(With apologies to vrai poets everywhere!)
A play built on rhymes is not easily done
But under Fortunato Pezzimenti’s watch ‘twas filled with much fun.
Thanks in no small part to Richard Wilbur’s deft translation (“What obliquity,” indeed!)
Molière’s wit, wisdom and wackiness seldom missed their destinations.
With anonymous harpsichord tinkling merrily ‘round the scenes
The cracker-jack cast launched torrents of lines, spoken well within their means.
Hen-pecked Chrysale (Robert Rutland, first-rate metamorphosis) required a familial crisis to break his trance
But by the final curtain (and round of applause to boot!) ‘twas he who wore the pants.
Wife Philaminte (Josephine Hogan, more flow, less push) chose reason as her constant companion
Preferring quatrains, sonnets and ballades over conjugal function and matrimonial devotion.
Eldest daughter, Armande (Kate LoConti, perfectly befuddled) wore blue ribbon to show her colours
Aiming for sophistication and dominance, the lack of beauty spot as metaphoric as her mother’s.
Sibling Henriette (Diane Curley, spot-on determination) was deep in love with Armande’s spurned admirer
Books, recitals and soirées held no allure for the red-hot lovers’ desire.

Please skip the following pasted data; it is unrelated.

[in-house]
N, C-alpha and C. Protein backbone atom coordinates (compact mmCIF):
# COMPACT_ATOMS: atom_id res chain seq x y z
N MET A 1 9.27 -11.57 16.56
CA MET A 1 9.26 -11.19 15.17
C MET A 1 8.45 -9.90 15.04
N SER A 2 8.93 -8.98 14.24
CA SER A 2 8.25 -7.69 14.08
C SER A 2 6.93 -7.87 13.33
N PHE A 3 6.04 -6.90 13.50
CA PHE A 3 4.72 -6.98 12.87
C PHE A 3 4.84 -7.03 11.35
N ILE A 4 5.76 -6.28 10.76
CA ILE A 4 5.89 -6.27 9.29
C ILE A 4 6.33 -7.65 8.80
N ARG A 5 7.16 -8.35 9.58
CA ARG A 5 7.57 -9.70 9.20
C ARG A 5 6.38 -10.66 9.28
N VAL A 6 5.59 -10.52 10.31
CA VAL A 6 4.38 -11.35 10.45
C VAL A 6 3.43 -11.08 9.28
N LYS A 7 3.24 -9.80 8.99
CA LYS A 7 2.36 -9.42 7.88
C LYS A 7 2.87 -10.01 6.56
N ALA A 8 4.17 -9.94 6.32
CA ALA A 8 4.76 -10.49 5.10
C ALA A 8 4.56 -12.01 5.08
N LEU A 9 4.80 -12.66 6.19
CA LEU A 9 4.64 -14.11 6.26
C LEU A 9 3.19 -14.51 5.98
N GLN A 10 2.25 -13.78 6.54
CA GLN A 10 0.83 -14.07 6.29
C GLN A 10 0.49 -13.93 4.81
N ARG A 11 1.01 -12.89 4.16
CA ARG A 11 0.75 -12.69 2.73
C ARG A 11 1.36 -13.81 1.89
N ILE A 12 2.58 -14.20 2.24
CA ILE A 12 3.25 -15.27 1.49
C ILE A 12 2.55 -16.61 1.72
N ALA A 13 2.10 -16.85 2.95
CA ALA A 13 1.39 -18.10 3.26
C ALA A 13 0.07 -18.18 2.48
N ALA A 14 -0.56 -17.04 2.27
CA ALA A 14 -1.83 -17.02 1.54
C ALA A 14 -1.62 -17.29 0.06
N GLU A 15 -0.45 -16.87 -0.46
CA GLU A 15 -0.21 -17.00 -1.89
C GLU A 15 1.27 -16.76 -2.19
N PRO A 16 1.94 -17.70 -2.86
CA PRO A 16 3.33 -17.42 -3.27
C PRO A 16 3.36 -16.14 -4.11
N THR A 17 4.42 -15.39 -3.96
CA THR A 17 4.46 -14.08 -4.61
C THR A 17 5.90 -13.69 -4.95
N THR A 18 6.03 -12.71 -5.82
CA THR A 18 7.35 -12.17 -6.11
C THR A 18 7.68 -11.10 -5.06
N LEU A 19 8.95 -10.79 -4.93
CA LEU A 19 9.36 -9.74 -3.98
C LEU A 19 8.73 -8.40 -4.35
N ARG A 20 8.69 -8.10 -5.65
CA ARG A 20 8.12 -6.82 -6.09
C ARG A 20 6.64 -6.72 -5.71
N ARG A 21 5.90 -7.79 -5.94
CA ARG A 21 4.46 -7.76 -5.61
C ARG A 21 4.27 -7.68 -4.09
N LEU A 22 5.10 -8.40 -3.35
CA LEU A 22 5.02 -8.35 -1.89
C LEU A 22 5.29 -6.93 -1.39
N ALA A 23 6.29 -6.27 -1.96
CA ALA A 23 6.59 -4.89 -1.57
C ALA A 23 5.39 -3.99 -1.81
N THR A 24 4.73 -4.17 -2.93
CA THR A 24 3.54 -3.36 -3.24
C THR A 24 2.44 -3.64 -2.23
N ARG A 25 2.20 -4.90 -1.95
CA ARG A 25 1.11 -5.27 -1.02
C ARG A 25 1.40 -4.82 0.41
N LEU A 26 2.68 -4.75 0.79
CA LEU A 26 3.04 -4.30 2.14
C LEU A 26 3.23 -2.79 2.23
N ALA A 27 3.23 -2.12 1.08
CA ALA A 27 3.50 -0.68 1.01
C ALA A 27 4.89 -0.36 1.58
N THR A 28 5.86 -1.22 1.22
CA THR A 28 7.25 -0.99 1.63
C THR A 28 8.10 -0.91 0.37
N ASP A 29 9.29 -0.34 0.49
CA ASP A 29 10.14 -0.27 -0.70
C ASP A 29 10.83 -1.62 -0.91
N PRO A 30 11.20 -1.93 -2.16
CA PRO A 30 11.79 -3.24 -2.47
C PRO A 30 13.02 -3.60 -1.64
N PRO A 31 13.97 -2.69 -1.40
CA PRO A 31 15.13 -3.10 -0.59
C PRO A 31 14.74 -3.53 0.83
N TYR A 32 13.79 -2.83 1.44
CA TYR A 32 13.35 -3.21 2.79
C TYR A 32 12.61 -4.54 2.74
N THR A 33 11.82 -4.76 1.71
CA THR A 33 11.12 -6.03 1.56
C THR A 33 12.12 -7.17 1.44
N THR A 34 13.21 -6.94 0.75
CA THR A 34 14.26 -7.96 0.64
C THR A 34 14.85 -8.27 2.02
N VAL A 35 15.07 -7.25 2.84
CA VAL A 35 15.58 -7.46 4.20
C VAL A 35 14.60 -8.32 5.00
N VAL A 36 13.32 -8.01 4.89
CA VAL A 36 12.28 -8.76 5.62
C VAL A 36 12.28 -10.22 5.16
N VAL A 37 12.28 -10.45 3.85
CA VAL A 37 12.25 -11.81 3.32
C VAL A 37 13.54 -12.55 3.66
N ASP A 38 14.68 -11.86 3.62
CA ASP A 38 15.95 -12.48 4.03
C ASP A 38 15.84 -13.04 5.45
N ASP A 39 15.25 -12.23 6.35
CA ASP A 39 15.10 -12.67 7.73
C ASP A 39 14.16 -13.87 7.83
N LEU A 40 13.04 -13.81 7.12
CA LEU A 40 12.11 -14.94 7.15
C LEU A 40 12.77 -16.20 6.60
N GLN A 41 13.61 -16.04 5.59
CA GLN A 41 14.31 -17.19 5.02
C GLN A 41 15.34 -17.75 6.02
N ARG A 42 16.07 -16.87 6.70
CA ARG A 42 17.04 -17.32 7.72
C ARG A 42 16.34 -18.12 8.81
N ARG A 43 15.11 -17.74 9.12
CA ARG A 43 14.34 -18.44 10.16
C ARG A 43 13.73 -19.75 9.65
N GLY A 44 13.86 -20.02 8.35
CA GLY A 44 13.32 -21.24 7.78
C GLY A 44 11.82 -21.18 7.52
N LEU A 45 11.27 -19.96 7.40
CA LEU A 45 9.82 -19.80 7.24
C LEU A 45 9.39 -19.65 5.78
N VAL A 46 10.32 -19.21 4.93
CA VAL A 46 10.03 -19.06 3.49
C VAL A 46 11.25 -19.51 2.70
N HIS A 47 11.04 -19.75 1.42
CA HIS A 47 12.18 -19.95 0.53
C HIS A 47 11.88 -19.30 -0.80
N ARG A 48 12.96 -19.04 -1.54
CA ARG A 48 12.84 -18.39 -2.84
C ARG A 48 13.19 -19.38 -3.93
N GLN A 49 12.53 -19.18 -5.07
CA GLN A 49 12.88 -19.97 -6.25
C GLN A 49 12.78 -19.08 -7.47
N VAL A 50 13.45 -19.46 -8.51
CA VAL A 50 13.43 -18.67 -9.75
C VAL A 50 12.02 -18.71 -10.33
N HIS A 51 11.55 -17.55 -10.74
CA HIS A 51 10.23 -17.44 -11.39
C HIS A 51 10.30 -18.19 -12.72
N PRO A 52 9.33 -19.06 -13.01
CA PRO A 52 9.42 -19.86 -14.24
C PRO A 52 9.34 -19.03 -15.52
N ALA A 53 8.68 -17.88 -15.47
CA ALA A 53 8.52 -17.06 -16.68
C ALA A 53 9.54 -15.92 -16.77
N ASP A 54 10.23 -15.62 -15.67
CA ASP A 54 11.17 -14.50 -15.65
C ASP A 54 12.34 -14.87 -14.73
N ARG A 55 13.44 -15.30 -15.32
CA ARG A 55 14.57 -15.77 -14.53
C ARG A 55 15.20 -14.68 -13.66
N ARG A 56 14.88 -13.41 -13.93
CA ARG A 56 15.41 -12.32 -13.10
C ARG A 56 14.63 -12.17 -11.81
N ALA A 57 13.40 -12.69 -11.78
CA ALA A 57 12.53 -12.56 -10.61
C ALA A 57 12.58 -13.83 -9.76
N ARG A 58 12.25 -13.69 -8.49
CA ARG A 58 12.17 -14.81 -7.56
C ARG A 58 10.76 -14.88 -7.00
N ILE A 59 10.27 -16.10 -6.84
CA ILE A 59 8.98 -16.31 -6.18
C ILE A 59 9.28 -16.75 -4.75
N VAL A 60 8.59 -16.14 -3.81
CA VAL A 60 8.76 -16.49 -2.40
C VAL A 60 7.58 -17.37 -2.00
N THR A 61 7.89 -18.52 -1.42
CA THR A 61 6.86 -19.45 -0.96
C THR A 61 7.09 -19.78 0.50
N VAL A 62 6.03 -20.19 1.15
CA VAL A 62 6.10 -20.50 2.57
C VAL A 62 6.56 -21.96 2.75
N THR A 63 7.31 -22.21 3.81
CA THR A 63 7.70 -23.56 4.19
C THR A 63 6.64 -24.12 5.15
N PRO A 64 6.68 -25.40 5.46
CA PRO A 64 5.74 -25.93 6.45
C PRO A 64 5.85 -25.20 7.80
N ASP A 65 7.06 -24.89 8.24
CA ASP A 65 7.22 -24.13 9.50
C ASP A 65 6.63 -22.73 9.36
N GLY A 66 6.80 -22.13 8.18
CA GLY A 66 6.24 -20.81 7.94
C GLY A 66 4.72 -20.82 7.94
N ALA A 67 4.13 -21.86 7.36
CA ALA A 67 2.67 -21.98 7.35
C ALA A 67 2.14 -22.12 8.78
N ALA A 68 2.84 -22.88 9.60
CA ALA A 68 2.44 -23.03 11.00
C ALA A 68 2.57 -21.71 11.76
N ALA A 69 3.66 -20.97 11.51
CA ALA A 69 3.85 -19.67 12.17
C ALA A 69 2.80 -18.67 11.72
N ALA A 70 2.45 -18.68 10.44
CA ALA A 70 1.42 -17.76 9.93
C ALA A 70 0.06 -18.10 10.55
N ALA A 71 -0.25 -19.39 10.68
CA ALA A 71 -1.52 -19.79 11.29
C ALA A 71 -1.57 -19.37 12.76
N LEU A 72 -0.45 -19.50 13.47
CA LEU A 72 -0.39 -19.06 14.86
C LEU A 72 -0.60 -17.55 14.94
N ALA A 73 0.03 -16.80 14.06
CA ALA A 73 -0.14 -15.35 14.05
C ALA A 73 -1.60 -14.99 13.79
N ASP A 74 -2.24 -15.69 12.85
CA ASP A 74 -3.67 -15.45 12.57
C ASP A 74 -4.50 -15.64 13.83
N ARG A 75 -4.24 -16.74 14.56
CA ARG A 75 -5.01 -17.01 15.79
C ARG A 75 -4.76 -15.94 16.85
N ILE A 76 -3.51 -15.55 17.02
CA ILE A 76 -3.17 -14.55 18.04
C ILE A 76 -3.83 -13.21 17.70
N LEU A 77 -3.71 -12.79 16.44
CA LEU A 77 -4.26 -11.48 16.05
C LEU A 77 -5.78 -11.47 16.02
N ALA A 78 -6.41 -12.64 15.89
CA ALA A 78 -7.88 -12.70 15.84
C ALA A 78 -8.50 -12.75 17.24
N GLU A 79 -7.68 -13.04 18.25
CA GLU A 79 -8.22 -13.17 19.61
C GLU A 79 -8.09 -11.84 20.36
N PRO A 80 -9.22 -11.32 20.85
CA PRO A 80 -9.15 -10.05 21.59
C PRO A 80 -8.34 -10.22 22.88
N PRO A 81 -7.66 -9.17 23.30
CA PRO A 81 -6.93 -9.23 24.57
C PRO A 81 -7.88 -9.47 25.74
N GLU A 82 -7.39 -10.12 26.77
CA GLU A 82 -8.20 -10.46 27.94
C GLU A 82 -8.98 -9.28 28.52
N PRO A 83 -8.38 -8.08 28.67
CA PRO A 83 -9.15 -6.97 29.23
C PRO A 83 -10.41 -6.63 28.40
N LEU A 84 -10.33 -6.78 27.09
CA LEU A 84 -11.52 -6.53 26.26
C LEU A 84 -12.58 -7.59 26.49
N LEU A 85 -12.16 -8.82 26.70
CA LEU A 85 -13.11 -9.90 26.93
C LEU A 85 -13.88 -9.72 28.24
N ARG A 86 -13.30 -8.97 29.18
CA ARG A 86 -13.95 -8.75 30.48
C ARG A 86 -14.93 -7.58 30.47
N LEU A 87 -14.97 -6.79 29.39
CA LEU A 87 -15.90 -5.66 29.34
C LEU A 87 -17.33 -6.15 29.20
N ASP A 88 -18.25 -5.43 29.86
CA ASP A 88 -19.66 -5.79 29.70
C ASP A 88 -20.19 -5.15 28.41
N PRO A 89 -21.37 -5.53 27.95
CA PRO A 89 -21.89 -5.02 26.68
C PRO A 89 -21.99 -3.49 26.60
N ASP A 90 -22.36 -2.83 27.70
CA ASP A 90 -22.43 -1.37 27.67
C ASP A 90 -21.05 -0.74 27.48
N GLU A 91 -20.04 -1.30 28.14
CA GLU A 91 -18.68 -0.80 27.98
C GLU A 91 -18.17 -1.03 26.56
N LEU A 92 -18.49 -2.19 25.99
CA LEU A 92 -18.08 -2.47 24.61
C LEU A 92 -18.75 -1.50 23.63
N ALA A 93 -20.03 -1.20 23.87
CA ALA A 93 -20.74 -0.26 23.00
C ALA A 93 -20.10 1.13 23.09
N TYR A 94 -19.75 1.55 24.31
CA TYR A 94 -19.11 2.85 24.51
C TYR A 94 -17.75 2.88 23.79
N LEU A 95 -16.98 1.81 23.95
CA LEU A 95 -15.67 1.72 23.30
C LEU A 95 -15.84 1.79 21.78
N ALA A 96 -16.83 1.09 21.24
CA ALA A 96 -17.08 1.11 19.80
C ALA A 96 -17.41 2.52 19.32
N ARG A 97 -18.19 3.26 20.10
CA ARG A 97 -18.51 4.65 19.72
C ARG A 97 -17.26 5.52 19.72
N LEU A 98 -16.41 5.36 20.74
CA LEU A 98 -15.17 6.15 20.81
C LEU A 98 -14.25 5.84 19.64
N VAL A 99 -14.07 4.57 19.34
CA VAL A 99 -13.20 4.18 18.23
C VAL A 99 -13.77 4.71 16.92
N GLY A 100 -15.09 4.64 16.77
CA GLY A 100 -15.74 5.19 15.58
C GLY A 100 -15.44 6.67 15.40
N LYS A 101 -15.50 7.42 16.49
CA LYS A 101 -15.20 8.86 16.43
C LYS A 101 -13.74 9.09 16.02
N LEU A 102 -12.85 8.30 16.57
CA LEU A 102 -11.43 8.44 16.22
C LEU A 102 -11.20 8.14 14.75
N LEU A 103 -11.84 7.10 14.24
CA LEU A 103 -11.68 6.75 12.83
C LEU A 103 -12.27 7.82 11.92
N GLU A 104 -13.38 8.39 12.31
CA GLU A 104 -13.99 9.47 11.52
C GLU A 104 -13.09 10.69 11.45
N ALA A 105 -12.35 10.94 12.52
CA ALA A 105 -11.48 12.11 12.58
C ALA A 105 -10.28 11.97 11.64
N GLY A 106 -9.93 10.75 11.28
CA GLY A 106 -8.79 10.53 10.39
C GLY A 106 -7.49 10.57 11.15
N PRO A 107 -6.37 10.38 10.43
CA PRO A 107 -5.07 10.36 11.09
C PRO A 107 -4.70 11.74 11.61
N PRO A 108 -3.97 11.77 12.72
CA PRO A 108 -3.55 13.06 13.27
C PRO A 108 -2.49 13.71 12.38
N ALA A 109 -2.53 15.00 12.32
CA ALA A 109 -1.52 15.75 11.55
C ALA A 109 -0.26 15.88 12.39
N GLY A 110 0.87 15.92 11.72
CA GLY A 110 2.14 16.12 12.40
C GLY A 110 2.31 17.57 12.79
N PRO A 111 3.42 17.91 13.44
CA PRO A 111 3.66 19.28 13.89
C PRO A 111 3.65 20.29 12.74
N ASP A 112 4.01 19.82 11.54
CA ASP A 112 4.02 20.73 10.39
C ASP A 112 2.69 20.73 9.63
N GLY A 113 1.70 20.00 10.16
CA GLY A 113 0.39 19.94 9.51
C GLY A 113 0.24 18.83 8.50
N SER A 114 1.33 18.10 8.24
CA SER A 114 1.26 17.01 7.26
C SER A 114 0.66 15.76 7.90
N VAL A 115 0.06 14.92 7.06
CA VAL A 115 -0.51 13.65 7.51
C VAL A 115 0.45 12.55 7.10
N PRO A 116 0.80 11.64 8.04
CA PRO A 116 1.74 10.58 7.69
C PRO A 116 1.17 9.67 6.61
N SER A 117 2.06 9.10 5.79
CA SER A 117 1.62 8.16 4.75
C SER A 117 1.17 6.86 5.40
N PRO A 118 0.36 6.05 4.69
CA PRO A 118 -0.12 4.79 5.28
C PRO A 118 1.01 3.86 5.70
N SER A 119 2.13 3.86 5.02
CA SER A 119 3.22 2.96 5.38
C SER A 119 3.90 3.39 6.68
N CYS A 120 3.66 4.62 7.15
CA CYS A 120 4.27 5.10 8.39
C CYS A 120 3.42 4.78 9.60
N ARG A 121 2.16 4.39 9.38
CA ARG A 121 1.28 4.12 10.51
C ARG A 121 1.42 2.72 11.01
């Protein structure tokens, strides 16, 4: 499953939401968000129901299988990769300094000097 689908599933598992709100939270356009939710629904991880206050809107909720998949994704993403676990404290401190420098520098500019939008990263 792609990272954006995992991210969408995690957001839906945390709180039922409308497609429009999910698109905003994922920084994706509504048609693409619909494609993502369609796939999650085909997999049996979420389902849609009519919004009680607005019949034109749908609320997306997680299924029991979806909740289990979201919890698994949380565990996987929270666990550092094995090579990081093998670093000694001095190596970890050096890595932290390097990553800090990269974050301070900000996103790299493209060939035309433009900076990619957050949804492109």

The master’s brother (Christopher Standart) delighted the throng with every utterance
Savvy timing, hilarious visage plus verbal thrust-and-parry ensured a greedy poseur’s comeuppance.
For ‘twas Trissotin (Richard Wesp, salaciously shallow)—poet vainglorious—dazzling the ladies with stolen verse
Only to be mercilessly exposed (Tim Newell: deliciously droll at every dig) and faced with a silk-hanky lashing, igniting howls of infectious mirth.
Keeping the floor swept and visitor’s announced, Kevin Zak made the most of his bits
Doug Crane wigged wondrous as the notary, even as servant Martine (Kelly Ferguson Moore) delivered coveys of, er, hits.
Which left old-maid Belise (Kelli Bocock-Natale, nearing word-perfect delivery) catalytically gluing the lovers and thinkers togethe
Willing carnal intentions where none existed drew peals of laughter with every misguided measure.
Clitandre (Chris Corporandy, the gender-superior hero at every turn) dodged weighty elders and fickle exes
But by journey’s end was victorious in this spirited battle of the sexes. JWR